|Cunard Queen Victoria 2018
Mediterranean Cruise part 13 - Piran
This was a maiden visit to Piran in Slovenia and the Queen Victoria was at anchor and her first tenders were loading at 08.00. Yet again, as Top Sailors, we had special cards with Priority Embarkation and we joined the middle of a group of people on an organised tour to disembark early. The local immigration authorities had insisted on a full face-to-face inspection of disembarking passengers and we were told we must carry our passports on shore. Otherise there was the risk of a fine of 400 euros and being sent back to the ship. Slovenia is part of the EU and its currency is the euro so those passengers who had British or EU passports were in practice given a fast exit whereas those from other countries had to join a line for a proper inspection.
We escaped from the tour groups and disappeared through the narrow streets emerging along the coast opposite the Palazzo Trevisini near the Tartini Square. Piran is a delightful small town on the Adriatic coast on the tip of a narrow peninsula. The first target was the Church of St George which could be clearly seen on the hilltop. Like much of Piran it is a product of the Venetian rule and was built in the 17th century in baroque style. Following a footpath sign marked St George's we got mislaid in the many delightful narrow streets and ended in the Trg 1 Maja. This square was the town's main meeting point and is surrounded by baroque buildings and has an 18th century stone cistern for fresh water.
We emerged on the waterfront and then went back towards the port to Tartini Square to try again. This large marble square was once the inner harbour until it was filled in 1894. It is named after composer and violinist Giuseppe Tartini (1692-1770) whose statue stands in the centre. His birthplace is just across the square and the Tartini Theatre on the waterfront bears his name. The Town Hall, the Court Palace, the Venetian House, the Tartini House and St Peter's Church are all visible from his statue.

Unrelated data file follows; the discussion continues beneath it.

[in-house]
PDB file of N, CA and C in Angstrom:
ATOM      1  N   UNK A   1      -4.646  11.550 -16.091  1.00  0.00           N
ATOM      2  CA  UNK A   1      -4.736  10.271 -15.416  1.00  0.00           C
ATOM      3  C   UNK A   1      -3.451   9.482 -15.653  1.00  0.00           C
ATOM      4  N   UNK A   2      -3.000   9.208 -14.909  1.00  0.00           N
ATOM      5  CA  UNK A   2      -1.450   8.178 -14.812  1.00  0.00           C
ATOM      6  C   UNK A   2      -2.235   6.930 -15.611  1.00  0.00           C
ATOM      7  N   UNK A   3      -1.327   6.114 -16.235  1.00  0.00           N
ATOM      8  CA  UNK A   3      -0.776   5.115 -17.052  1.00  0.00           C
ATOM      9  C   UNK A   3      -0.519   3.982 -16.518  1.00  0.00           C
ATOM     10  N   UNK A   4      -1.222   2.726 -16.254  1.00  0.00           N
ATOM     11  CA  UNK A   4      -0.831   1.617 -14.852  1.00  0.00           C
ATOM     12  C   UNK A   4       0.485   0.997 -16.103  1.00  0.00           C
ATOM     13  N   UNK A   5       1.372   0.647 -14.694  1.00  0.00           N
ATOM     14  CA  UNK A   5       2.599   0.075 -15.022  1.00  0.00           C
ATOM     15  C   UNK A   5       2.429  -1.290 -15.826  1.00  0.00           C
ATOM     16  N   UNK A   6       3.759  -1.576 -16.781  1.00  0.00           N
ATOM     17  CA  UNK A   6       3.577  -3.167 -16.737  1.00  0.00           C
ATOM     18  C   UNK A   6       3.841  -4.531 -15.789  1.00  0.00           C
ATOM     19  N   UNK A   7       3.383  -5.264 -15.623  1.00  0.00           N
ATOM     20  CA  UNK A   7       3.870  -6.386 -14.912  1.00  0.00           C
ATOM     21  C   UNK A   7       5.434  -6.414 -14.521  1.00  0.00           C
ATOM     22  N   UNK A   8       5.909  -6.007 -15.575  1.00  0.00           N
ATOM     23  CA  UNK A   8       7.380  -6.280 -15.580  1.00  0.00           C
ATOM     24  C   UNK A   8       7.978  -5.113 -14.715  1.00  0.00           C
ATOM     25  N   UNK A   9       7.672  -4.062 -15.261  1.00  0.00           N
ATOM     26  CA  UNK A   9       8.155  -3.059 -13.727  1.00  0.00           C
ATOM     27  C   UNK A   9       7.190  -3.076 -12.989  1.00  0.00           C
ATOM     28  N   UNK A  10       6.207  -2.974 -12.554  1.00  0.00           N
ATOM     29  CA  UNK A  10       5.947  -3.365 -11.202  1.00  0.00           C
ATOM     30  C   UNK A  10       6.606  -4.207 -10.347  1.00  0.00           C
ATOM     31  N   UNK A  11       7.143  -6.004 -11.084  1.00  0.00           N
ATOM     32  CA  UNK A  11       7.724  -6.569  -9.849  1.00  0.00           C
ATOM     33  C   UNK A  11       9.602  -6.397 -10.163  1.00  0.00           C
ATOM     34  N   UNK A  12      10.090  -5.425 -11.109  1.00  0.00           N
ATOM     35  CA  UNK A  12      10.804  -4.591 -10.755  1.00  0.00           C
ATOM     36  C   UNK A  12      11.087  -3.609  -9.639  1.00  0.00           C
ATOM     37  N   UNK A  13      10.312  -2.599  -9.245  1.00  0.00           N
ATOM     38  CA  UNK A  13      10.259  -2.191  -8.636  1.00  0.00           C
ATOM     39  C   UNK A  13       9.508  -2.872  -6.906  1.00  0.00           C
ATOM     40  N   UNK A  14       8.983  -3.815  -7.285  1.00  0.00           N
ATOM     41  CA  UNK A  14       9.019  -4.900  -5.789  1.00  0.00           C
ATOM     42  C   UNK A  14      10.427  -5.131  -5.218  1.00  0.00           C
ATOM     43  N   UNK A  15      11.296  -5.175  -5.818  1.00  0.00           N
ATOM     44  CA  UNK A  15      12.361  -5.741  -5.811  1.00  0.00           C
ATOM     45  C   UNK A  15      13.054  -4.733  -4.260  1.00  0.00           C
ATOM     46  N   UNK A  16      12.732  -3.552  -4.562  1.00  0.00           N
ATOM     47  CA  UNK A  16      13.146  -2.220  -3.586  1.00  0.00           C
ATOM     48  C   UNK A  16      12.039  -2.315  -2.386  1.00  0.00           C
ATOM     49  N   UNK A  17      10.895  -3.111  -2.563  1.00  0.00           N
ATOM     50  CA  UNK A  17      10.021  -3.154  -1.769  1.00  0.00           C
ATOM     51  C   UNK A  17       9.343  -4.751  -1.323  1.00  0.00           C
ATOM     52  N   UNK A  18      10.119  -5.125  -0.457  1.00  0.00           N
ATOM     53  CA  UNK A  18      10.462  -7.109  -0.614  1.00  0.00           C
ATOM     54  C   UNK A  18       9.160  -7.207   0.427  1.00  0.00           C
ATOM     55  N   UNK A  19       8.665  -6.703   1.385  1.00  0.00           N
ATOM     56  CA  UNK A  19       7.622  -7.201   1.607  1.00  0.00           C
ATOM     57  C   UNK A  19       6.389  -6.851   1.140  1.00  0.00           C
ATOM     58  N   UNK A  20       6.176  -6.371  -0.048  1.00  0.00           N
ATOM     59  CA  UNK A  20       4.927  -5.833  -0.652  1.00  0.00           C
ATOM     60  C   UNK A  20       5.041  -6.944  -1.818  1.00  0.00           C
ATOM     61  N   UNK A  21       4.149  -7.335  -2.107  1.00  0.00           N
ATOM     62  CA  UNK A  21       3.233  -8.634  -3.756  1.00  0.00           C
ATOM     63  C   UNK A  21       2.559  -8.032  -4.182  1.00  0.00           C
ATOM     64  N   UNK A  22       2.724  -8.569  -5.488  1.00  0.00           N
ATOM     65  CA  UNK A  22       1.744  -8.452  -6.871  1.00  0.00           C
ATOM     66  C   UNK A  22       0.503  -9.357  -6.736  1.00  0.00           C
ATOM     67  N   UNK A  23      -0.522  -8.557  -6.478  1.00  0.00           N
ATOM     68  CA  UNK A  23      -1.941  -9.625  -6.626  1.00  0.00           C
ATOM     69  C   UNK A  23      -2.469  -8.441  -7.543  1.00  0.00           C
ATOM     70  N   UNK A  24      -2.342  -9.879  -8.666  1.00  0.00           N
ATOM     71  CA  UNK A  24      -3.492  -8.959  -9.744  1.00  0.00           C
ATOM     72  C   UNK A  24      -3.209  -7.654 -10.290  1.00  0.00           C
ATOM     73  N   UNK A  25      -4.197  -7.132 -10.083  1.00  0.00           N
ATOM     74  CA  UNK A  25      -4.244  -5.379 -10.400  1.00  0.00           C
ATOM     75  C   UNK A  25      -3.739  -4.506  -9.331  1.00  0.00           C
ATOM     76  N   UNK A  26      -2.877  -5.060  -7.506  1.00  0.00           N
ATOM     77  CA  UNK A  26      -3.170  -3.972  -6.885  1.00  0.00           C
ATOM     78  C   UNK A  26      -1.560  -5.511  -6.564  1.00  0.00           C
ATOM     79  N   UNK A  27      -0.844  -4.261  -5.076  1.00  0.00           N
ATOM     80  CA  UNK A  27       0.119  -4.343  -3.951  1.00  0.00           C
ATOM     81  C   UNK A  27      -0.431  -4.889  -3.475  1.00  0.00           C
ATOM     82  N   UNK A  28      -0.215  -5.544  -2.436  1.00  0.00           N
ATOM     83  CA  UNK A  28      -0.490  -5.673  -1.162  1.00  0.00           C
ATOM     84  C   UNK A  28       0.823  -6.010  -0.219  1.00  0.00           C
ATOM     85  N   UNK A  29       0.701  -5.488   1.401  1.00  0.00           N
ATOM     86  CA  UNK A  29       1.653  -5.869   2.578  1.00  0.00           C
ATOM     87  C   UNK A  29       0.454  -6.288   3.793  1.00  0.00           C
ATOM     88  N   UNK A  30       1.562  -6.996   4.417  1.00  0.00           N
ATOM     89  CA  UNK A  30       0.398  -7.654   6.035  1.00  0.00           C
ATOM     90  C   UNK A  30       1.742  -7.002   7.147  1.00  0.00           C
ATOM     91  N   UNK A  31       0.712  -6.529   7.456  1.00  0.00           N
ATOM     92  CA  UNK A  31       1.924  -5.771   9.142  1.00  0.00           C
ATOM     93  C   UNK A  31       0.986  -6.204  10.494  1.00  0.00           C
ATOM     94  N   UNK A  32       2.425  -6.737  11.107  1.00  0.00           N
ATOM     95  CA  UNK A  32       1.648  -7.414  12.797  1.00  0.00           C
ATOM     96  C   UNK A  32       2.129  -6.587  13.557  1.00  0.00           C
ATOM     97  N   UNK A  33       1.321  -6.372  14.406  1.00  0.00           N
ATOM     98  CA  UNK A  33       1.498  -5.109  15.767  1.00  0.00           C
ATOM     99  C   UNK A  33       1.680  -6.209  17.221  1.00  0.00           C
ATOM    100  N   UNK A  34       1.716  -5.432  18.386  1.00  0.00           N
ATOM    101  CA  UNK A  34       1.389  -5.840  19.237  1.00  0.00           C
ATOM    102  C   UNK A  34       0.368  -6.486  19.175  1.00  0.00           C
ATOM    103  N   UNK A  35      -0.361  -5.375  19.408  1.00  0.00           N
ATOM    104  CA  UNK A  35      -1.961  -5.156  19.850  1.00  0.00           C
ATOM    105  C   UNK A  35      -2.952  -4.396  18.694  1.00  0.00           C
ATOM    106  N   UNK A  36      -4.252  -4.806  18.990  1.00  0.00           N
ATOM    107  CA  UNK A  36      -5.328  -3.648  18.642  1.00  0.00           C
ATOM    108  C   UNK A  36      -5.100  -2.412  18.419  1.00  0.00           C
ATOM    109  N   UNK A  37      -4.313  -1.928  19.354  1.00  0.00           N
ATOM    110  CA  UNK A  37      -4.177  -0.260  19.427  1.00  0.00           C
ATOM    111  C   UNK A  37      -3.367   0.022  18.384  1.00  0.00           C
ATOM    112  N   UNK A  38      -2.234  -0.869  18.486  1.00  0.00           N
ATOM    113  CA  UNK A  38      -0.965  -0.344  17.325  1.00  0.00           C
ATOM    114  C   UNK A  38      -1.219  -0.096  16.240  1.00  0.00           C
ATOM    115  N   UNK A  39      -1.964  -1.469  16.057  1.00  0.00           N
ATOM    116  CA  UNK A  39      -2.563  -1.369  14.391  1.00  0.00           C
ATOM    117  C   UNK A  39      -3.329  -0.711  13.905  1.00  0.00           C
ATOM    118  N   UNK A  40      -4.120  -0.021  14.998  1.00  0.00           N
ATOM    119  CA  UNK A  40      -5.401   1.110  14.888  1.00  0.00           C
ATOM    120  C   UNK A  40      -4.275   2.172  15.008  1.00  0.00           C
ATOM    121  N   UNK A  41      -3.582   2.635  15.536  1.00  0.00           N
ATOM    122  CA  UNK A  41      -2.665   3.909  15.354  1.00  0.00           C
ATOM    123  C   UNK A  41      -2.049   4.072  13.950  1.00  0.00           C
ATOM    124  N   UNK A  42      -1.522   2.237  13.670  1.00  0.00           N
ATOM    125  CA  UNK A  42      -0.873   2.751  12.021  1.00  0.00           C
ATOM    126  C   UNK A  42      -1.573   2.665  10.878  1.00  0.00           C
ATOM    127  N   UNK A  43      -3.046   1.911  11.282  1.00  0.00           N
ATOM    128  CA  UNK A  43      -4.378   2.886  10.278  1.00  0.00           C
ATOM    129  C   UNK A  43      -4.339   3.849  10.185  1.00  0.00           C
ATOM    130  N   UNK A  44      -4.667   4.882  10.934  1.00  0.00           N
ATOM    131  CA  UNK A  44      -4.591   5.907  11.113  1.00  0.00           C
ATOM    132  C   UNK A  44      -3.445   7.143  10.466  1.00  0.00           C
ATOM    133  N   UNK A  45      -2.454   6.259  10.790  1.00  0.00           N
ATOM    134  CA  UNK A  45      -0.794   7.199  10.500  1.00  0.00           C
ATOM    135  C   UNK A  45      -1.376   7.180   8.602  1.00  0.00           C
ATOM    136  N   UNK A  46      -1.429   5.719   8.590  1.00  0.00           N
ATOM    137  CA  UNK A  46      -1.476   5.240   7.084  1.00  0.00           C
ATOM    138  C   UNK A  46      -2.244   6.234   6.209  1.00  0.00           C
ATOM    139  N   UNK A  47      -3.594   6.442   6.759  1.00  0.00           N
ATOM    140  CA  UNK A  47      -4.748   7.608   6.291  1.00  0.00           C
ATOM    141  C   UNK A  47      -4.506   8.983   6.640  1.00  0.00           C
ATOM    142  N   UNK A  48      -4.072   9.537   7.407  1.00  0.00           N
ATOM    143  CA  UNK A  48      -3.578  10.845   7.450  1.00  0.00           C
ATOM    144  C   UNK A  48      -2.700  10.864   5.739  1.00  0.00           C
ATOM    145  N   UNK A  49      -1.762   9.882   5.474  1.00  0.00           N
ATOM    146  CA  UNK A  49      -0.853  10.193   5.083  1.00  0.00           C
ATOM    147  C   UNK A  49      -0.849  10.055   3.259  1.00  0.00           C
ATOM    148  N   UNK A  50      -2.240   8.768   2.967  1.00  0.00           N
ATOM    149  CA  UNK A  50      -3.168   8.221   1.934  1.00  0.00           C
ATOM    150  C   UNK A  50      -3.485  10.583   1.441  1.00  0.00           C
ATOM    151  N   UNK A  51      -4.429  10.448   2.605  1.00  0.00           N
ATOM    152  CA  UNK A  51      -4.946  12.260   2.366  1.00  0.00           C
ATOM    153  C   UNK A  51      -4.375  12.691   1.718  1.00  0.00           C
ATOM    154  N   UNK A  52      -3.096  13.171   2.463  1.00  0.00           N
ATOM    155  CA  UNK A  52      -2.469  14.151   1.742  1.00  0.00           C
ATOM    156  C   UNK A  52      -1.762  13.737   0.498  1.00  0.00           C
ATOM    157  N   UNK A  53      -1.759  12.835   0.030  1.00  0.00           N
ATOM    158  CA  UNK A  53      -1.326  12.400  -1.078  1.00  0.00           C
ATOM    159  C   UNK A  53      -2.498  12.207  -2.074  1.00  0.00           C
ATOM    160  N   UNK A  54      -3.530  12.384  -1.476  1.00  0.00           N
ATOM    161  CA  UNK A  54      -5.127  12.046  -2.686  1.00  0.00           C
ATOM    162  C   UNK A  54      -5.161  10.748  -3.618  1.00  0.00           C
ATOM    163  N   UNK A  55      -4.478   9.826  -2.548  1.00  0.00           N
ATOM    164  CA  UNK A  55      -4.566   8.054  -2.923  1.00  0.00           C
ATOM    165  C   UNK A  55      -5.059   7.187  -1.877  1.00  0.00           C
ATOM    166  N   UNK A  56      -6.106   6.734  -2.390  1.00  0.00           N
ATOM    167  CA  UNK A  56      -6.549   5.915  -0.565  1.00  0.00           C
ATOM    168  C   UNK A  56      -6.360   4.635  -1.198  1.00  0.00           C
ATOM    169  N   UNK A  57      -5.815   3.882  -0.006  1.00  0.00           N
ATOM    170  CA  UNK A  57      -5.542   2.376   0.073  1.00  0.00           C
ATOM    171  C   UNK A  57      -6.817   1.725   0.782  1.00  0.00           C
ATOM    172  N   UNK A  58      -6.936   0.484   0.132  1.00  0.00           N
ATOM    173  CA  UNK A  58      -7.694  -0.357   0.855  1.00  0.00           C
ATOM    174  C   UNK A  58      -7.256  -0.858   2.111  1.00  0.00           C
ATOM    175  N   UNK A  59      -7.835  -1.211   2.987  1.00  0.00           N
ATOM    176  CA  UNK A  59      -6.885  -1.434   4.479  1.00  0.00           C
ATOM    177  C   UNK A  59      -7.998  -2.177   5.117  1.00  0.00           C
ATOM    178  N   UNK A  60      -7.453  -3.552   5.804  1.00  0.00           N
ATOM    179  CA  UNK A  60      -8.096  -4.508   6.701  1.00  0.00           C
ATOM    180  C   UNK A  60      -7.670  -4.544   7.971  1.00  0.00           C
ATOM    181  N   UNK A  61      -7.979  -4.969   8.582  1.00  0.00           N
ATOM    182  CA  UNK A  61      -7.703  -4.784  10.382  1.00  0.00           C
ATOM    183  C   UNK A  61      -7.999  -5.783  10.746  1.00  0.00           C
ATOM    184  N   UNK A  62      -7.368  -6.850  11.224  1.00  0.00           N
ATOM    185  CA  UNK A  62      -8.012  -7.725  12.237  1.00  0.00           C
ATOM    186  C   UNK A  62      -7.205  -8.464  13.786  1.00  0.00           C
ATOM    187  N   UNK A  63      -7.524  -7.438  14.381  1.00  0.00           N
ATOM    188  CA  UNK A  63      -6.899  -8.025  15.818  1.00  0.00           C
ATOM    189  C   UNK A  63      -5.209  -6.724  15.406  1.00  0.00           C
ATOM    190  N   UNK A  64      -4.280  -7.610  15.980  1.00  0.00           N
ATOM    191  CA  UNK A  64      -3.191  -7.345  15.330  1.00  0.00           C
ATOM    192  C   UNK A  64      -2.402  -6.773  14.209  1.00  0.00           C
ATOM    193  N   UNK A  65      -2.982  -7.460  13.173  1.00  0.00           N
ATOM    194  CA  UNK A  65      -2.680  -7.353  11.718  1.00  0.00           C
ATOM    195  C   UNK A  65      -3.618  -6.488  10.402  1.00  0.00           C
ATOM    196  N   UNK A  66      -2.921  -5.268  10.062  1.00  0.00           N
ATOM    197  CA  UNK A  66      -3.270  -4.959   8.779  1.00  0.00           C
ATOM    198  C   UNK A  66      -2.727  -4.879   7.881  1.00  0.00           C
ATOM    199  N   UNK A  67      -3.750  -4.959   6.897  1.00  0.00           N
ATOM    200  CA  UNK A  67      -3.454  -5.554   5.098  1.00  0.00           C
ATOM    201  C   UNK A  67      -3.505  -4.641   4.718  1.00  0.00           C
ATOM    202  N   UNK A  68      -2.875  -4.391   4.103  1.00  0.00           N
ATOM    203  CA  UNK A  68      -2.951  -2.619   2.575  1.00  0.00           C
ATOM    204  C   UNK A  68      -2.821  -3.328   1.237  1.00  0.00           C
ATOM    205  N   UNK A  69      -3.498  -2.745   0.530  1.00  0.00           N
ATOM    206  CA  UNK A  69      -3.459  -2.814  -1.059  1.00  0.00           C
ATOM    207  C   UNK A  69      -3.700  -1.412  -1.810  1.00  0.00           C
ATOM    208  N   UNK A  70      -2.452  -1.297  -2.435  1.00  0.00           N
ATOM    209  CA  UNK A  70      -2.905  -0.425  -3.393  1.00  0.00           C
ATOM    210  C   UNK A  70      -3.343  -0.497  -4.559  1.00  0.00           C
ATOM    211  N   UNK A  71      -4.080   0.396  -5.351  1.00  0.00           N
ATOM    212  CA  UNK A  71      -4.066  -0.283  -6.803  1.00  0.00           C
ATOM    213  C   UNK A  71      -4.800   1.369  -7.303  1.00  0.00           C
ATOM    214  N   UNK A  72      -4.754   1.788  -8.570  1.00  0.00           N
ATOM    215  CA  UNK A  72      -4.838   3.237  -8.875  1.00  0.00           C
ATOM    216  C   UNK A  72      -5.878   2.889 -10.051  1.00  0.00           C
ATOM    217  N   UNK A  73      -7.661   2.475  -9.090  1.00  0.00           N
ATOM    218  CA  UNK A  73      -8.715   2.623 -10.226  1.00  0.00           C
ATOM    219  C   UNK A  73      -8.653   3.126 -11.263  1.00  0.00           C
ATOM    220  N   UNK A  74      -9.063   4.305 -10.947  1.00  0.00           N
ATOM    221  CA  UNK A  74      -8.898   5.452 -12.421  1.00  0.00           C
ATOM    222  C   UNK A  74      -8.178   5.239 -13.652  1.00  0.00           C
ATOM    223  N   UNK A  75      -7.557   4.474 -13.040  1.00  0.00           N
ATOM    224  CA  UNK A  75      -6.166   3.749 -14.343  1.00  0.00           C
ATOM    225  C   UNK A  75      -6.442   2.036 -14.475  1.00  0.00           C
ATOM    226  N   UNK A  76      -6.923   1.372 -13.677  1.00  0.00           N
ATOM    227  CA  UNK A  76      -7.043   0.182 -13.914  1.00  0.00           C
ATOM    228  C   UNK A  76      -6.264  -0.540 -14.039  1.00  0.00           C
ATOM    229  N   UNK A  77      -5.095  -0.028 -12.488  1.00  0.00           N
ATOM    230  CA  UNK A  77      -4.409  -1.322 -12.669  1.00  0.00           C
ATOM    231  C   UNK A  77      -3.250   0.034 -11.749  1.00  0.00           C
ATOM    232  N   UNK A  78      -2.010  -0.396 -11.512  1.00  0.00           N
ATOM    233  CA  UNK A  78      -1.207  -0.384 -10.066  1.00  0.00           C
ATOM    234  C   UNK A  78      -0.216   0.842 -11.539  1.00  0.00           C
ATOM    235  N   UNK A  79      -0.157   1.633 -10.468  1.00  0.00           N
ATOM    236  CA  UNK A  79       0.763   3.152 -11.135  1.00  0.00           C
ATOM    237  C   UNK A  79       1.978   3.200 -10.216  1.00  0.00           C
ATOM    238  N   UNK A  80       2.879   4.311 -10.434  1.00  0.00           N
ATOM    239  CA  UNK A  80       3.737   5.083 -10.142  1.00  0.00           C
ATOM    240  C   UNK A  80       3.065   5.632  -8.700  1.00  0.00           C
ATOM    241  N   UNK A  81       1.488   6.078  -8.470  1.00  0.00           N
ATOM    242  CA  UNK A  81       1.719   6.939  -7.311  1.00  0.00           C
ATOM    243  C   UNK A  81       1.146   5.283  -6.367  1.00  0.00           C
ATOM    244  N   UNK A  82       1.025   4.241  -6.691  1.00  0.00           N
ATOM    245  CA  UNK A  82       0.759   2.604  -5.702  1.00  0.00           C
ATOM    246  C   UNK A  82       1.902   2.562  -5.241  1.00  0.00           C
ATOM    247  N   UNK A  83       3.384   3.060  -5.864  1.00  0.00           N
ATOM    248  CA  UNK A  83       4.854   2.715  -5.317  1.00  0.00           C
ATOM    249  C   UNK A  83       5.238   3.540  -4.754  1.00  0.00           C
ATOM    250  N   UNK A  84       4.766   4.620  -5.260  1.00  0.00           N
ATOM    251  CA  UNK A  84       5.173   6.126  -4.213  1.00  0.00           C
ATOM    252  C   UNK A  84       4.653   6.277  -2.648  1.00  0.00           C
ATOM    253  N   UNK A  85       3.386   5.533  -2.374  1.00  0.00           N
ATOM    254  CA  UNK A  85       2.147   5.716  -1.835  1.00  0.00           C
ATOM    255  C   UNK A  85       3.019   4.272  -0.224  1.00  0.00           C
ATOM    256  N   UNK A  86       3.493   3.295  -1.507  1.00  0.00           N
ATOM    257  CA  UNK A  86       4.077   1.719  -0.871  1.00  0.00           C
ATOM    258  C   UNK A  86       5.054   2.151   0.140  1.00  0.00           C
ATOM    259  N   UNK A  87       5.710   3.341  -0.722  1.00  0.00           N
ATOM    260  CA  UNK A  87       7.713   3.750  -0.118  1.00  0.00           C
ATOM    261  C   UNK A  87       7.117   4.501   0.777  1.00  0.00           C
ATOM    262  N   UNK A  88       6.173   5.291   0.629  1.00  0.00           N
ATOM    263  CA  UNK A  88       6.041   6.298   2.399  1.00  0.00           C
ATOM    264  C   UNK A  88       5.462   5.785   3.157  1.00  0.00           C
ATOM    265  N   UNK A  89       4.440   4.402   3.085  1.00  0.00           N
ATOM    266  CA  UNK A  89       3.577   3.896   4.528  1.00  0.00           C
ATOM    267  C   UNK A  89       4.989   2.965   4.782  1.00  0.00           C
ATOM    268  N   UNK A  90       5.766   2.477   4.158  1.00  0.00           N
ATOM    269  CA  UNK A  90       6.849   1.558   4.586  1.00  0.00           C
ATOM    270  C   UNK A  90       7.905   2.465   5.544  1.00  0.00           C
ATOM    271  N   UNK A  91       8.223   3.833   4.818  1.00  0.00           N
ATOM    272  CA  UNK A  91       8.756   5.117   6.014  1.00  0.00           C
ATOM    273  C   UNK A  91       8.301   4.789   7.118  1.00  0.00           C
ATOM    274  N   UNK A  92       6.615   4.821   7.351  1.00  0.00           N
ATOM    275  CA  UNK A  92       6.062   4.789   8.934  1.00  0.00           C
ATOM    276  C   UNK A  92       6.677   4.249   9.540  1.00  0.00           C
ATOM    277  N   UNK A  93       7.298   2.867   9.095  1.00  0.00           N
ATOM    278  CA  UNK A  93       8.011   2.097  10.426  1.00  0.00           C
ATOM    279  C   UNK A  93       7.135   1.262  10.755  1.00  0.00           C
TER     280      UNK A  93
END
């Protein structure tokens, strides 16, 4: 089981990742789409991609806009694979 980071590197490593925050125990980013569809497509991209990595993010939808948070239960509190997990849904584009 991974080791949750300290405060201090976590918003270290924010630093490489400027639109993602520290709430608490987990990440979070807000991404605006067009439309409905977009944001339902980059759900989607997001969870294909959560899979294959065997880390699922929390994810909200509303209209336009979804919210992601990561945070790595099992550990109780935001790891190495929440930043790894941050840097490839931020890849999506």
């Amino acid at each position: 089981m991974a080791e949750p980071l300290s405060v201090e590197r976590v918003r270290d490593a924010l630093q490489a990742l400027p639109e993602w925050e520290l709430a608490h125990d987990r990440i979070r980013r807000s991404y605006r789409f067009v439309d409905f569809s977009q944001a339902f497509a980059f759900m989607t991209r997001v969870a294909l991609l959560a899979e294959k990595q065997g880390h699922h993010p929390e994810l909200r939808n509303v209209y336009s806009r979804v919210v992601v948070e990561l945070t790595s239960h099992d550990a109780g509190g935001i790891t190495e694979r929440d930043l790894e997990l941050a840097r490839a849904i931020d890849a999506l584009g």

We found a different set of steps from the Tartini Square to make a second more succesful attempt to reach the Church of St George. It was not open until later in the morning with entry via a museum but it was possible to stare inside through a metal grill and we got some good photographs. We later found that almost all the churches in Piran had metal grills. There is a Baptistry adjacent and a small museum through which there is access to the church and also to the treasury and catacombs. From the Church of St George there was an excellent view of the Queen Victoria at anchor and her little line of tenders. We were too early to climb up the 146 steps of the Bell Tower. It was built next to the church in 1608 as a smaller copy of the Campanile in St Mark's Square in Venice. There was an easy footpath down to the coast at the tip of the peninsula, to the lighthouse then a pleasant walk back along the seafront with its carved sculptures to reach the church of Our Lady of Health.
The town is very small.In the distance there had been a view of what we thought was a fort but turned out to be the impressive City Wall which has many small towers. The Tourist Information Office in Tartini Square explained how to reach it. It is on the exact opposite side of the town to the lighthouse, but was easy to find by passing the Church of St Peter then climbing past the Monastry Church of St Francis where we spent a pleasant time admiring their collection of artwork as well as the cloisters and church. We then turned along the Ulica IX Korpusa climbing steadily. The city wall comprises two parts and there is a small charge of 2 euros to climb up to the main four towers joined by a narrow walkway. Again the views from the top, especially the third tower, are excellent. We descended by the rest of the city wall, through the Raspor Gate, and were soon back in the Tartini Square.
There only remained one more target - to find an ice-cream. There are several gelato shops in the centre and the standard price of 1.40 euros is much cheaper than all the other places we have been on this cruise. In fact everything we did was cheap or free, a day ashore cost under 10 euros although we did fewer museums than usual.
This was an excellent start to the day and later we celebrated 1000 days on Cunard ships at dinner in the Verandah. Our cruising started in 1991 in the Caribbean on the Cunard Countess and continued on the QE2 and then the current three current Queens. We have seen much of the world, places we would never have reached by means other than cruising and in an unforgettable style.
|Copyright © Peter and Pauline Curtis
Content revised: 4th November, 2018